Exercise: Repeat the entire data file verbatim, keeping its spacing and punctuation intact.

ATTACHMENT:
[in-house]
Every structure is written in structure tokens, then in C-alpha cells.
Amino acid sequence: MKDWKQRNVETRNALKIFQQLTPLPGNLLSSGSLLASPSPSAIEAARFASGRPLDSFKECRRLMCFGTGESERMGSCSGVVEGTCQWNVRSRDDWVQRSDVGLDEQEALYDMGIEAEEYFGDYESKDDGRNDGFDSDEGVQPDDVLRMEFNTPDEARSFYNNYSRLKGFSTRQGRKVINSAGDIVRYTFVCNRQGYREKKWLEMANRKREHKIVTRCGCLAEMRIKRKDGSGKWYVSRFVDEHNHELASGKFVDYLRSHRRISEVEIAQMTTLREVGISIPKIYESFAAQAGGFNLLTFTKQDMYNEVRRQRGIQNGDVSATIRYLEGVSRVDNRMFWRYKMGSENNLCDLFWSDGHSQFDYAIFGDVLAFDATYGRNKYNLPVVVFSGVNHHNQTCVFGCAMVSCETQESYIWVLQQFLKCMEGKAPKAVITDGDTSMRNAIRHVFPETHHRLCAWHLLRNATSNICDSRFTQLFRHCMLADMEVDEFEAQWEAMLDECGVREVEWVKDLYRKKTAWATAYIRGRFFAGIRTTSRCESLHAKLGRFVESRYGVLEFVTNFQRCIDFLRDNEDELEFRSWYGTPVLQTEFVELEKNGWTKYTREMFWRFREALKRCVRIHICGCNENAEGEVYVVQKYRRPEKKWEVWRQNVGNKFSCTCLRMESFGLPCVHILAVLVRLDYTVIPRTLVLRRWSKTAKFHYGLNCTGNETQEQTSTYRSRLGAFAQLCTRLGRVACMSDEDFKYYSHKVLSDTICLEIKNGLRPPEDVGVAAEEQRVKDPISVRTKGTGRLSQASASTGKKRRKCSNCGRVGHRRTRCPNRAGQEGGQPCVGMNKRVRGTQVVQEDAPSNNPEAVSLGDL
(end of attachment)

[in-house]
Every structure is written in structure tokens, then in C-alpha cells.
Amino acid sequence: MKDWKQRNVETRNALKIFQQLTPLPGNLLSSGSLLASPSPSAIEAARFASGRPLDSFKECRRLMCFGTGESERMGSCSGVVEGTCQWNVRSRDDWVQRSDVGLDEQEALYDMGIEAEEYFGDYESKDDGRNDGFDSDEGVQPDDVLRMEFNTPDEARSFYNNYSRLKGFSTRQGRKVINSAGDIVRYTFVCNRQGYREKKWLEMANRKREHKIVTRCGCLAEMRIKRKDGSGKWYVSRFVDEHNHELASGKFVDYLRSHRRISEVEIAQMTTLREVGISIPKIYESFAAQAGGFNLLTFTKQDMYNEVRRQRGIQNGDVSATIRYLEGVSRVDNRMFWRYKMGSENNLCDLFWSDGHSQFDYAIFGDVLAFDATYGRNKYNLPVVVFSGVNHHNQTCVFGCAMVSCETQESYIWVLQQFLKCMEGKAPKAVITDGDTSMRNAIRHVFPETHHRLCAWHLLRNATSNICDSRFTQLFRHCMLADMEVDEFEAQWEAMLDECGVREVEWVKDLYRKKTAWATAYIRGRFFAGIRTTSRCESLHAKLGRFVESRYGVLEFVTNFQRCIDFLRDNEDELEFRSWYGTPVLQTEFVELEKNGWTKYTREMFWRFREALKRCVRIHICGCNENAEGEVYVVQKYRRPEKKWEVWRQNVGNKFSCTCLRMESFGLPCVHILAVLVRLDYTVIPRTLVLRRWSKTAKFHYGLNCTGNETQEQTSTYRSRLGAFAQLCTRLGRVACMSDEDFKYYSHKVLSDTICLEIKNGLRPPEDVGVAAEEQRVKDPISVRTKGTGRLSQASASTGKKRRKCSNCGRVGHRRTRCPNRAGQEGGQPCVGMNKRVRGTQVVQEDAPSNNPEAVSLGDL